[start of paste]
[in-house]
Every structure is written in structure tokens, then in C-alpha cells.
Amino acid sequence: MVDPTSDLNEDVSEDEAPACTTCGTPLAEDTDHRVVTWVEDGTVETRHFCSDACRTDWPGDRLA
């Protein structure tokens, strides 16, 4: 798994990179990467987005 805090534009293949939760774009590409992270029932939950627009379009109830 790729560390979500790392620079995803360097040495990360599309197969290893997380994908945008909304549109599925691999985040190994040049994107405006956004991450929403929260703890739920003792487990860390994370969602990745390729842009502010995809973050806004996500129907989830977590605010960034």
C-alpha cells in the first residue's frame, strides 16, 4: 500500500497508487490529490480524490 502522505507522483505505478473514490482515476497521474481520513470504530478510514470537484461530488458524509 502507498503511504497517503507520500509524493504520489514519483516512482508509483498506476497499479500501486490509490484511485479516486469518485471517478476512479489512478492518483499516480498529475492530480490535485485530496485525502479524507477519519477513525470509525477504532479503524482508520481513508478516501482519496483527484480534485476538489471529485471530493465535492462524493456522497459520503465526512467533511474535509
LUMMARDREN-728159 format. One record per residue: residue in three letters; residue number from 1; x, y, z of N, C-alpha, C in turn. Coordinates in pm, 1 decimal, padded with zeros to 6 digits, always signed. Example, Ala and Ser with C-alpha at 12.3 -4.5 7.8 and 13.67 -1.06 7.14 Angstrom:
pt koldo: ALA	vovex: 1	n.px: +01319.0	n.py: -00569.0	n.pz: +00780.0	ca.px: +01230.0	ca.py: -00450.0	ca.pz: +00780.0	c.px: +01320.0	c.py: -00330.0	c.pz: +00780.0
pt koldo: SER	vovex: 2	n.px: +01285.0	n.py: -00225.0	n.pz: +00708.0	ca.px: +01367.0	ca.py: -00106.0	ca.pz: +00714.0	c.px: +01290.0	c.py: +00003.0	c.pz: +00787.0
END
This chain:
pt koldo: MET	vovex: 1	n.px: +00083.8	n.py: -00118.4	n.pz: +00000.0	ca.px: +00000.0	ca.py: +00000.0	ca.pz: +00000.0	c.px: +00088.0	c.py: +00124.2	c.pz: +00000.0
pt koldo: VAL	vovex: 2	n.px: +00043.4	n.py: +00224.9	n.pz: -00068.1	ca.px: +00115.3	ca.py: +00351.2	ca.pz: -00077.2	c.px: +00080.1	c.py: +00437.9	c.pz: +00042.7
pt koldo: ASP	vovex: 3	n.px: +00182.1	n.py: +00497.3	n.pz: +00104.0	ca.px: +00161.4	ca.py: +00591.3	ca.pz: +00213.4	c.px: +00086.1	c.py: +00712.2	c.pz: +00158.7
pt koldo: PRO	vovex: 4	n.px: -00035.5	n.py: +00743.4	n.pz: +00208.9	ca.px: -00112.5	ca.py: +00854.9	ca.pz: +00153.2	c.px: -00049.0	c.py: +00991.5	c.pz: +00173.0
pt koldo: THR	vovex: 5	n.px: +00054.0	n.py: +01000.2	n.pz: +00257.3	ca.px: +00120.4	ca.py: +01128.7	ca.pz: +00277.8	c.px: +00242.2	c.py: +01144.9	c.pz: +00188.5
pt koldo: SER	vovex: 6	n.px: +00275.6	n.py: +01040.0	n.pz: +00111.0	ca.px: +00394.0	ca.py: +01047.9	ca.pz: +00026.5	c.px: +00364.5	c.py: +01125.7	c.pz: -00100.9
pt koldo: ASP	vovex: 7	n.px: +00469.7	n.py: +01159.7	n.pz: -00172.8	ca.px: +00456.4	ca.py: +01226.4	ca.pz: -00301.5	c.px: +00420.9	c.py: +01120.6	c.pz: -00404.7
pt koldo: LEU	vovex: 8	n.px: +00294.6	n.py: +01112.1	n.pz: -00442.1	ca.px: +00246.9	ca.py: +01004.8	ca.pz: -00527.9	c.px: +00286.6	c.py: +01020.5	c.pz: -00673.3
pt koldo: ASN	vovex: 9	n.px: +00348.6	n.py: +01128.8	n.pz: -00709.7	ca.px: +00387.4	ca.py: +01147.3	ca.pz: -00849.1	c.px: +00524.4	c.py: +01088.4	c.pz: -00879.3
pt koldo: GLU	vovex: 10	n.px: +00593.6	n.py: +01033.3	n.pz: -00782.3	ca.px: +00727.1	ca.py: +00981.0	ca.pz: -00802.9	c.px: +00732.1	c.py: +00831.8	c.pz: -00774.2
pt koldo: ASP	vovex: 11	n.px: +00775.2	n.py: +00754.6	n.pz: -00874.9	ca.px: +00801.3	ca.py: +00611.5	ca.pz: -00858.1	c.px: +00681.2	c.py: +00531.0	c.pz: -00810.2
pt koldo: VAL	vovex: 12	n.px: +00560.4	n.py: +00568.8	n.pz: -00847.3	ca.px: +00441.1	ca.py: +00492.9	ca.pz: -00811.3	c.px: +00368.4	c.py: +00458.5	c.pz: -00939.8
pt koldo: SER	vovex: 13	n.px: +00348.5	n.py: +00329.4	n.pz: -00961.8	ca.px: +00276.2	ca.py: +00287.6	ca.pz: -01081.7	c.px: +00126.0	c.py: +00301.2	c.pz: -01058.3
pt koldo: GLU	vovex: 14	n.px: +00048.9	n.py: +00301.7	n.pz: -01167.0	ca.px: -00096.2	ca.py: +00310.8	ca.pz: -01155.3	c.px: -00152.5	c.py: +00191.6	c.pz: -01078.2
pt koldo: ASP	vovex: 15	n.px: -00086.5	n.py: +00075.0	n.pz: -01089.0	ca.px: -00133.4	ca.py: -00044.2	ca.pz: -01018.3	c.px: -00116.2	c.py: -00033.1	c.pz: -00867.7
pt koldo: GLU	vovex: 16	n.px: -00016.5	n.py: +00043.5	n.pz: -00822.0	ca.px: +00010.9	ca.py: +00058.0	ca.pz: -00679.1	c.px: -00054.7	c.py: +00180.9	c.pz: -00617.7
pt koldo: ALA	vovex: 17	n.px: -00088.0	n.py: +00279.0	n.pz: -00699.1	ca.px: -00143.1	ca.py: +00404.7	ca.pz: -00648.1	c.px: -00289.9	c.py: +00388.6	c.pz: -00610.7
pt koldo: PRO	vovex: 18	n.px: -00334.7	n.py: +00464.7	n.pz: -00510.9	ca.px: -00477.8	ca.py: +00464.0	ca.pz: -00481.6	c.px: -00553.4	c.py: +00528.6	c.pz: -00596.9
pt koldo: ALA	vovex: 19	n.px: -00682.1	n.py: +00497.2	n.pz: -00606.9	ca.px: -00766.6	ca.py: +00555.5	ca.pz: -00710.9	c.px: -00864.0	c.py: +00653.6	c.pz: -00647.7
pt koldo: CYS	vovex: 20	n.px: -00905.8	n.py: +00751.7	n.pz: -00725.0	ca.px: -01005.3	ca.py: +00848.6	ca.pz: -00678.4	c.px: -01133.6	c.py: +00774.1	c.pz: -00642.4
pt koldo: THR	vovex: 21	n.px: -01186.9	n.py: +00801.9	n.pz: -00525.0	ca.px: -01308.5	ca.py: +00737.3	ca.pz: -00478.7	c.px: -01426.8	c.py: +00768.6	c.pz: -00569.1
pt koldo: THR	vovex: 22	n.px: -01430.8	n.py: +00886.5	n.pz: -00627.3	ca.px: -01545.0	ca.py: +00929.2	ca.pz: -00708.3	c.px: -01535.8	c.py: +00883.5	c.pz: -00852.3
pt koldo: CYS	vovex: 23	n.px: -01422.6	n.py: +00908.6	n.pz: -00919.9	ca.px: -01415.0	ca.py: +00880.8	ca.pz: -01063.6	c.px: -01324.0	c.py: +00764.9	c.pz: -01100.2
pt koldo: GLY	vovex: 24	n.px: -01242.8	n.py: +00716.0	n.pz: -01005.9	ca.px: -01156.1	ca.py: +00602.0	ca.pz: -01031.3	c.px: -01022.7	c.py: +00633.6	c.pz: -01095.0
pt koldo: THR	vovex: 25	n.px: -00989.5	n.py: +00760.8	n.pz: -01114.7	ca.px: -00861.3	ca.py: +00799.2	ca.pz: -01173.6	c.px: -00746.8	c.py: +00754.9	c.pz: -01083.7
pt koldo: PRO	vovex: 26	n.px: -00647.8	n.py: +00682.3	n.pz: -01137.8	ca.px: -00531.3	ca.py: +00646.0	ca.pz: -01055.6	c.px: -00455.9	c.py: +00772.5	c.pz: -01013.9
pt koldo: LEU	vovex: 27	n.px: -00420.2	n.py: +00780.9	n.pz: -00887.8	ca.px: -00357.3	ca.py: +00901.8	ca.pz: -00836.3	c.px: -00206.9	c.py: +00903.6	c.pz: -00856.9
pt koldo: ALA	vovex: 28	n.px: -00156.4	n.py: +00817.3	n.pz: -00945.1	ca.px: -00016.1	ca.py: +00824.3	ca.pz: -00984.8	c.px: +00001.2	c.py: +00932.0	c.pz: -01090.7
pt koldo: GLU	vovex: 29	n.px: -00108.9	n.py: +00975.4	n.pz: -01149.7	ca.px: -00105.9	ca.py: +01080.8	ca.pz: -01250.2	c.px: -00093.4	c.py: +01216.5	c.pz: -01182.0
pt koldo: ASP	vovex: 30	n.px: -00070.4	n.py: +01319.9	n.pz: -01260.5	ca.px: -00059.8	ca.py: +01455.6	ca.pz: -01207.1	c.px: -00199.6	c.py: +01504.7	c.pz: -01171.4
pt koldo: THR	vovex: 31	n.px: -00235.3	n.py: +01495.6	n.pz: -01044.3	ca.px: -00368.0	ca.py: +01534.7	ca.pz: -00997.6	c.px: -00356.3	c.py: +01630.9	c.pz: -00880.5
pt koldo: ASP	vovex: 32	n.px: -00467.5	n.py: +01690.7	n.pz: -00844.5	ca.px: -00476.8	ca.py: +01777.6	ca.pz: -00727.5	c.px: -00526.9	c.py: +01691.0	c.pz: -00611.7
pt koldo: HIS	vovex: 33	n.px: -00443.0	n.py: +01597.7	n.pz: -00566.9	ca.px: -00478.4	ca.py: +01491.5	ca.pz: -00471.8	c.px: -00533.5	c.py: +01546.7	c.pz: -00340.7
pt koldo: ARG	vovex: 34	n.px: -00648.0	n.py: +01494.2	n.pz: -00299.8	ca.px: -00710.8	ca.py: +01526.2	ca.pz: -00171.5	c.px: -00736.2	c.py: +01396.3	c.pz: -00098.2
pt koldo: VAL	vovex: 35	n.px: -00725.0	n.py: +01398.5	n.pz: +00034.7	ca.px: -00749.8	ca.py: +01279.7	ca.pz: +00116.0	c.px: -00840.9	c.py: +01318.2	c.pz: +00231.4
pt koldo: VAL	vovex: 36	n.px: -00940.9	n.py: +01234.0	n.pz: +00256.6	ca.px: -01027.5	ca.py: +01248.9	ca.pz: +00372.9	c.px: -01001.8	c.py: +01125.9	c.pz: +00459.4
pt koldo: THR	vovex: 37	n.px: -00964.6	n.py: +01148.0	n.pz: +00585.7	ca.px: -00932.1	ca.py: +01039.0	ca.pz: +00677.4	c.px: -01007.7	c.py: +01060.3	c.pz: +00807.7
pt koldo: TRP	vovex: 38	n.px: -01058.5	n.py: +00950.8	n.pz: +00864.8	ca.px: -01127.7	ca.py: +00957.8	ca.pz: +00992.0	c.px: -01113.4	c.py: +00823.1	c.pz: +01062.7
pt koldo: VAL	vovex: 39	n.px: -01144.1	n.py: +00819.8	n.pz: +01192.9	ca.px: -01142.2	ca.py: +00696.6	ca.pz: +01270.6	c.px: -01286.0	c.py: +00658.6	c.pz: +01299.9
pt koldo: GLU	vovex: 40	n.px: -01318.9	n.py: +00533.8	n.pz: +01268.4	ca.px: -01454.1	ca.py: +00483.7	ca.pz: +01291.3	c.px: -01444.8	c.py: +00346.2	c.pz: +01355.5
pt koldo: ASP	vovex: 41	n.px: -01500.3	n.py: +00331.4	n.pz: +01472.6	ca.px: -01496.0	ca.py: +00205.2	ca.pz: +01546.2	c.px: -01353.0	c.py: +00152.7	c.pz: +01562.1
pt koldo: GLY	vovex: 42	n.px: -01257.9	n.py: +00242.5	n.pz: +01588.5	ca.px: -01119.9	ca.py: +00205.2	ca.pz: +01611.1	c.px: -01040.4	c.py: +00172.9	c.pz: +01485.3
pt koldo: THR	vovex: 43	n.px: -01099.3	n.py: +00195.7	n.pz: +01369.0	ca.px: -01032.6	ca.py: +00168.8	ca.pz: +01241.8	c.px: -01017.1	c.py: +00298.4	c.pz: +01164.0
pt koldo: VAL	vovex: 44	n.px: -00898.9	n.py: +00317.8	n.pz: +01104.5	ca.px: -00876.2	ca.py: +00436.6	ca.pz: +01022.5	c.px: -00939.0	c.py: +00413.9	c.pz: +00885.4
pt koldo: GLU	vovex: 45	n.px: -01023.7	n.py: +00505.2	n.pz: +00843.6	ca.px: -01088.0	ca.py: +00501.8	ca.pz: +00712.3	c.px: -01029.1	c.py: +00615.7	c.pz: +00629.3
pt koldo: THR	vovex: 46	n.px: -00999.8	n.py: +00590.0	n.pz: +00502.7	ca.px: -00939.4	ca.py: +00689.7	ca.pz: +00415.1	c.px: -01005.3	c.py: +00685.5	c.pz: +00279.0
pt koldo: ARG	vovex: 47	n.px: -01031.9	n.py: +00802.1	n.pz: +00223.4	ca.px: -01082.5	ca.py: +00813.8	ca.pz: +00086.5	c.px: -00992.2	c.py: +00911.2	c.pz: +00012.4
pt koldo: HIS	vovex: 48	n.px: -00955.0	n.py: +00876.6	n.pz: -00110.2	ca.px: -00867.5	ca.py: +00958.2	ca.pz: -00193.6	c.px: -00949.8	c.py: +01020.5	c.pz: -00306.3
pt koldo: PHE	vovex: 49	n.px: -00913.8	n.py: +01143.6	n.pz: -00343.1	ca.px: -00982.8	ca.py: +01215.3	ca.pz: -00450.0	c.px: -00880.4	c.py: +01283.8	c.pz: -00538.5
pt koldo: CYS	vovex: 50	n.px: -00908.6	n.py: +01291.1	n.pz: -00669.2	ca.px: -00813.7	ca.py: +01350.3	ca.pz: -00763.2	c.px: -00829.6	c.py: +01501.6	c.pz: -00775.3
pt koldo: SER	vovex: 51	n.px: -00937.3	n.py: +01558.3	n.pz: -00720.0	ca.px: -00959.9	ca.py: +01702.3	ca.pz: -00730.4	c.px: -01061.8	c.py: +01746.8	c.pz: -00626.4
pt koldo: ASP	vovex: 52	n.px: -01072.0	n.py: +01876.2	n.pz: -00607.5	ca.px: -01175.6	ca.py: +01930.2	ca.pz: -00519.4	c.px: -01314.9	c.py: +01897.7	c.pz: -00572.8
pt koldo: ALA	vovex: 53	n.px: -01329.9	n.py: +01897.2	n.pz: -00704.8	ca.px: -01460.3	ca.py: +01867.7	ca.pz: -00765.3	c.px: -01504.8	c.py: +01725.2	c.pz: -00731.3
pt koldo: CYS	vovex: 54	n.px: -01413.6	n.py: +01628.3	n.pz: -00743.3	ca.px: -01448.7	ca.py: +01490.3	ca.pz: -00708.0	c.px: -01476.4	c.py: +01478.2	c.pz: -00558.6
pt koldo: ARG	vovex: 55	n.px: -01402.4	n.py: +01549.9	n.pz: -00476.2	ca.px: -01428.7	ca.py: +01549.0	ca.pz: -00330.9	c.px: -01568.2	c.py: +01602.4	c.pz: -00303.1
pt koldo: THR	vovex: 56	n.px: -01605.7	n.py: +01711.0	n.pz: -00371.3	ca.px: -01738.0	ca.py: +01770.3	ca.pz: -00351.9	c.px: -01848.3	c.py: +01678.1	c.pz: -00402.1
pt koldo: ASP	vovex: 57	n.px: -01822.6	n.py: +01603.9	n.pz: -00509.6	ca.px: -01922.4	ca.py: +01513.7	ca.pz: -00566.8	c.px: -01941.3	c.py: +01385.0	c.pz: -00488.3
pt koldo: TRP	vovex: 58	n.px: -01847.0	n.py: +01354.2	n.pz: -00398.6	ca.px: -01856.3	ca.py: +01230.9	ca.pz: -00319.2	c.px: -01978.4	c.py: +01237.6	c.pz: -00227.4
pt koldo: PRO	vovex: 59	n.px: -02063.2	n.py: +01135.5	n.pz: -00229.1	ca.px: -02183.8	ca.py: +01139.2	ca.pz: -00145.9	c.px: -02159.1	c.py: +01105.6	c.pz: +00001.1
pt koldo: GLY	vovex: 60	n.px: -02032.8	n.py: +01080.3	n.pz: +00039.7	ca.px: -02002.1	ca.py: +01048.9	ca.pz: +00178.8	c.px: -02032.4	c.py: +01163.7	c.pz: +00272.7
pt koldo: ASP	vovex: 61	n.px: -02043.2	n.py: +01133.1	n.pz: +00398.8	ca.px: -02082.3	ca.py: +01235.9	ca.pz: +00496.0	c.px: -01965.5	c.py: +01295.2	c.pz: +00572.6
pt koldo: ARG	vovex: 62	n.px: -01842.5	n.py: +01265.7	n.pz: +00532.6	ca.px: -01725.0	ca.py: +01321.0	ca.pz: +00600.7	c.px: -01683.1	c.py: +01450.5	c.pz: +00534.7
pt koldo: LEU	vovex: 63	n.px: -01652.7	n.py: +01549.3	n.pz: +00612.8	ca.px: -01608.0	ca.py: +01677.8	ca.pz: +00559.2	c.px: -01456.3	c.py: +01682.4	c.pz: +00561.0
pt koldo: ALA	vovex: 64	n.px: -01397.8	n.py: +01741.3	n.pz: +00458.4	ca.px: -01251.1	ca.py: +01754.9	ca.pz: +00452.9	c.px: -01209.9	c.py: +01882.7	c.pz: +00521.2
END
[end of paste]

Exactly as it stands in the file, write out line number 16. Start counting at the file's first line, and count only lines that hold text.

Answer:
pt koldo: SER	vovex: 6	n.px: +00275.6	n.py: +01040.0	n.pz: +00111.0	ca.px: +00394.0	ca.py: +01047.9	ca.pz: +00026.5	c.px: +00364.5	c.py: +01125.7	c.pz: -00100.9